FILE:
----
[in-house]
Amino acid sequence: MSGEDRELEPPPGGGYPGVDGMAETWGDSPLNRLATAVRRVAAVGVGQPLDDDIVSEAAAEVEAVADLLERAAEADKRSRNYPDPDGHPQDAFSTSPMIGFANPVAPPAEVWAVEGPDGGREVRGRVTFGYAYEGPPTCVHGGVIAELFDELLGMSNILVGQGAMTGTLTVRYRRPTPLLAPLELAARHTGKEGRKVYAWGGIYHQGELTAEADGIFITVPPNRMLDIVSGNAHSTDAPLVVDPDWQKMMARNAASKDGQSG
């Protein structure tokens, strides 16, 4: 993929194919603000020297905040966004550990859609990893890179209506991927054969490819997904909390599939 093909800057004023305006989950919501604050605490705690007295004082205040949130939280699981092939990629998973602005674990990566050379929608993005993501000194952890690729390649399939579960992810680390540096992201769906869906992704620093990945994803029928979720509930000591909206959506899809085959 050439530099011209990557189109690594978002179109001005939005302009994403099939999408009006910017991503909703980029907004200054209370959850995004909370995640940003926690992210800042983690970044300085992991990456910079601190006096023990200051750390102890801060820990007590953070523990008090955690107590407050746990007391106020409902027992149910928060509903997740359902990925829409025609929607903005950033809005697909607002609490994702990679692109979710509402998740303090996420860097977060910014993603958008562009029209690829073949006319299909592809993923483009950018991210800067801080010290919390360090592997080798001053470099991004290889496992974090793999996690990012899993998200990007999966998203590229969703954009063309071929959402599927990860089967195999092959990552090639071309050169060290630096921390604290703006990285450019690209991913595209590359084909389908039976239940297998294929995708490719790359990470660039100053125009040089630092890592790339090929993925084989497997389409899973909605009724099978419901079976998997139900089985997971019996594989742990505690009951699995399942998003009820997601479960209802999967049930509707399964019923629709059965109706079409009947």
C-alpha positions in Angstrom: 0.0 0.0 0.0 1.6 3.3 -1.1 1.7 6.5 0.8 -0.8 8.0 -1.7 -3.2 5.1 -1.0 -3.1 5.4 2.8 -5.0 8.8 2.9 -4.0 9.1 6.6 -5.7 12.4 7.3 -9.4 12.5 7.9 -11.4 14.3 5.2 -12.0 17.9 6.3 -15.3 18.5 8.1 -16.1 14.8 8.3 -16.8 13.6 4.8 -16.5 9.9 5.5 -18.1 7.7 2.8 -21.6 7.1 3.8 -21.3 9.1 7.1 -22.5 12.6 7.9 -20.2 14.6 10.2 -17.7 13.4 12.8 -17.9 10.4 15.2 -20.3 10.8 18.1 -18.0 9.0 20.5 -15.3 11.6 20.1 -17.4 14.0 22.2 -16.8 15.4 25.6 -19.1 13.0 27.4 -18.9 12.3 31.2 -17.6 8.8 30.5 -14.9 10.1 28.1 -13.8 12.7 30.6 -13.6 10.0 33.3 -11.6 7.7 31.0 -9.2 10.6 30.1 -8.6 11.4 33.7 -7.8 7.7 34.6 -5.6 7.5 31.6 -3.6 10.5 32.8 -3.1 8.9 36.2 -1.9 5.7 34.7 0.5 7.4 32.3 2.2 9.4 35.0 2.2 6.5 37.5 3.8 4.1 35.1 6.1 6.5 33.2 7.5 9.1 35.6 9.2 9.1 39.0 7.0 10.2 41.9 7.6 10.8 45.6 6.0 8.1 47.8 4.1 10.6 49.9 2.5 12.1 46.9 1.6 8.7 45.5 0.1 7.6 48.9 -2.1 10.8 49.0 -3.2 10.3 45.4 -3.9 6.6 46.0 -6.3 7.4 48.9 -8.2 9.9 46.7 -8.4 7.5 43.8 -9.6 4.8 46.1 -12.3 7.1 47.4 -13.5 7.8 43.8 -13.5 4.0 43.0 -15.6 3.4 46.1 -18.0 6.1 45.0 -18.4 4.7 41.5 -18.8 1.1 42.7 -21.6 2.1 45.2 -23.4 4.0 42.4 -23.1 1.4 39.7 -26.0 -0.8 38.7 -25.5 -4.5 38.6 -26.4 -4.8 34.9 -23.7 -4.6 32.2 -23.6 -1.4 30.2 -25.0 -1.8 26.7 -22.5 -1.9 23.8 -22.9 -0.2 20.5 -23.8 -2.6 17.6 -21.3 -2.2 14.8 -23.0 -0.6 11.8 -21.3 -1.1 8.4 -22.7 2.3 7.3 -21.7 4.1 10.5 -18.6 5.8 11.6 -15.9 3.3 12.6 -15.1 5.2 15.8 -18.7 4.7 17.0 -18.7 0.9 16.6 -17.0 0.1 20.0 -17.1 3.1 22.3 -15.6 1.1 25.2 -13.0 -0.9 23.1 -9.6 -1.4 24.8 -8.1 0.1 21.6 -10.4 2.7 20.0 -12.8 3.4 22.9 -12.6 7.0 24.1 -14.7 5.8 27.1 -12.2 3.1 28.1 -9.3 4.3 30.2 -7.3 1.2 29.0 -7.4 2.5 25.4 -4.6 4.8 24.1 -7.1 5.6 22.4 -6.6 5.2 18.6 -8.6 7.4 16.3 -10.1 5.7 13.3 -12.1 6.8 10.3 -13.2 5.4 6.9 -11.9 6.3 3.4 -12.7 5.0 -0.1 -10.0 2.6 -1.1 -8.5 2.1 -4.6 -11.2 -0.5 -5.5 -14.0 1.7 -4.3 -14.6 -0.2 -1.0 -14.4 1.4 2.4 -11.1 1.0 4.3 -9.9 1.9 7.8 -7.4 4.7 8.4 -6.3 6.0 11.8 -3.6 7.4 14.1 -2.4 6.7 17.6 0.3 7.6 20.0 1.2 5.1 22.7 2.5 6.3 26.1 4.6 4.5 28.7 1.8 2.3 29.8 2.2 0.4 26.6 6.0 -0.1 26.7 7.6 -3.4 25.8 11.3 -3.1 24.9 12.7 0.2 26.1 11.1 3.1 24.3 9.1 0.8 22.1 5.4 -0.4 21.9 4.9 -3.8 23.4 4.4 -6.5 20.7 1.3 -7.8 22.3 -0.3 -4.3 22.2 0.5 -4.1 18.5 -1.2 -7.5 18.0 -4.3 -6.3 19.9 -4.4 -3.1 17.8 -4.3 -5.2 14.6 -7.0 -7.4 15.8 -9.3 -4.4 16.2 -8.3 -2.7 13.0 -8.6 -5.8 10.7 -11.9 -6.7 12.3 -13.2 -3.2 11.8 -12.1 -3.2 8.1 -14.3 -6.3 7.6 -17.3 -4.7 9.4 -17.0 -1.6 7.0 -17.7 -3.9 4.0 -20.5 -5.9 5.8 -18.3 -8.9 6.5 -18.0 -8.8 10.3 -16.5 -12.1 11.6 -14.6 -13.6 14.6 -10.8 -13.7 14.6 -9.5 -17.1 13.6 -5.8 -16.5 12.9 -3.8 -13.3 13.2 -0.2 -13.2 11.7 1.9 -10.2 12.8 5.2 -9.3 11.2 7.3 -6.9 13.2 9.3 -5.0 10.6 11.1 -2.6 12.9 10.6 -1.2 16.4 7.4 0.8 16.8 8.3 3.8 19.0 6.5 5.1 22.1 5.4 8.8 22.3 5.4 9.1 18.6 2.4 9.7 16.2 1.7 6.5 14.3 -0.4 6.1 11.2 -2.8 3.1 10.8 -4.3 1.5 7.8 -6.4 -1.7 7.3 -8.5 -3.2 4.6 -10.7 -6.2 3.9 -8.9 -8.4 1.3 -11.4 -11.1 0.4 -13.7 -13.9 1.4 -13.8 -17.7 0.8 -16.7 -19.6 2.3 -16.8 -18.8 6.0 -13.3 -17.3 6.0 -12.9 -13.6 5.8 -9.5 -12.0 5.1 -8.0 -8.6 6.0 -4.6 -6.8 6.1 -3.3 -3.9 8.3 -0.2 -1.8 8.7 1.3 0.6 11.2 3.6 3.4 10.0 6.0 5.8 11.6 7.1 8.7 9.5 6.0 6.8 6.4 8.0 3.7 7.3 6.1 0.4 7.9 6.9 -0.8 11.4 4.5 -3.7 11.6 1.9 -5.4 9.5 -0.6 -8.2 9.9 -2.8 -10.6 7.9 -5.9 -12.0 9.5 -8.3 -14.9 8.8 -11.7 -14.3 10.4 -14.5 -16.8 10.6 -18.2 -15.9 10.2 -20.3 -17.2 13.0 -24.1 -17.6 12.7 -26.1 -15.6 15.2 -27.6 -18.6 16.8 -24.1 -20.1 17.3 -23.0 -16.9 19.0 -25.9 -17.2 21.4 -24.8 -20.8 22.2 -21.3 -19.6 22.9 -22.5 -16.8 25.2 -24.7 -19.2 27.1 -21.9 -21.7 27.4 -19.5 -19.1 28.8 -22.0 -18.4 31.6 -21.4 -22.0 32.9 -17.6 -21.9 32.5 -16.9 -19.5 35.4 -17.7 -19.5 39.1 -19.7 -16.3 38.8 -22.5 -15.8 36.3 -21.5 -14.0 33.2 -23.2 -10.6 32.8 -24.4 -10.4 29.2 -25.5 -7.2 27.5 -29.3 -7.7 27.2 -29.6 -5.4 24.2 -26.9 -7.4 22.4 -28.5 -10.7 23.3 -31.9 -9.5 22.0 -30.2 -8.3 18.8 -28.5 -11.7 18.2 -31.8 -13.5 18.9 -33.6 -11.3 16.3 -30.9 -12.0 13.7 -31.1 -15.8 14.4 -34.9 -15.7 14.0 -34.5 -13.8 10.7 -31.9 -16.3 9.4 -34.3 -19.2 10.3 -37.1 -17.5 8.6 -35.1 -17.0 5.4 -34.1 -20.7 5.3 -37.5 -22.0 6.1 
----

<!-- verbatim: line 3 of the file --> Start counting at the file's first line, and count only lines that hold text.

């Protein structure tokens, strides 16, 4: 993929194919603000020297905040966004550990859609990893890179209506991927054969490819997904909390599939 093909800057004023305006989950919501604050605490705690007295004082205040949130939280699981092939990629998973602005674990990566050379929608993005993501000194952890690729390649399939579960992810680390540096992201769906869906992704620093990945994803029928979720509930000591909206959506899809085959 050439530099011209990557189109690594978002179109001005939005302009994403099939999408009006910017991503909703980029907004200054209370959850995004909370995640940003926690992210800042983690970044300085992991990456910079601190006096023990200051750390102890801060820990007590953070523990008090955690107590407050746990007391106020409902027992149910928060509903997740359902990925829409025609929607903005950033809005697909607002609490994702990679692109979710509402998740303090996420860097977060910014993603958008562009029209690829073949006319299909592809993923483009950018991210800067801080010290919390360090592997080798001053470099991004290889496992974090793999996690990012899993998200990007999966998203590229969703954009063309071929959402599927990860089967195999092959990552090639071309050169060290630096921390604290703006990285450019690209991913595209590359084909389908039976239940297998294929995708490719790359990470660039100053125009040089630092890592790339090929993925084989497997389409899973909605009724099978419901079976998997139900089985997971019996594989742990505690009951699995399942998003009820997601479960209802999967049930509707399964019923629709059965109706079409009947």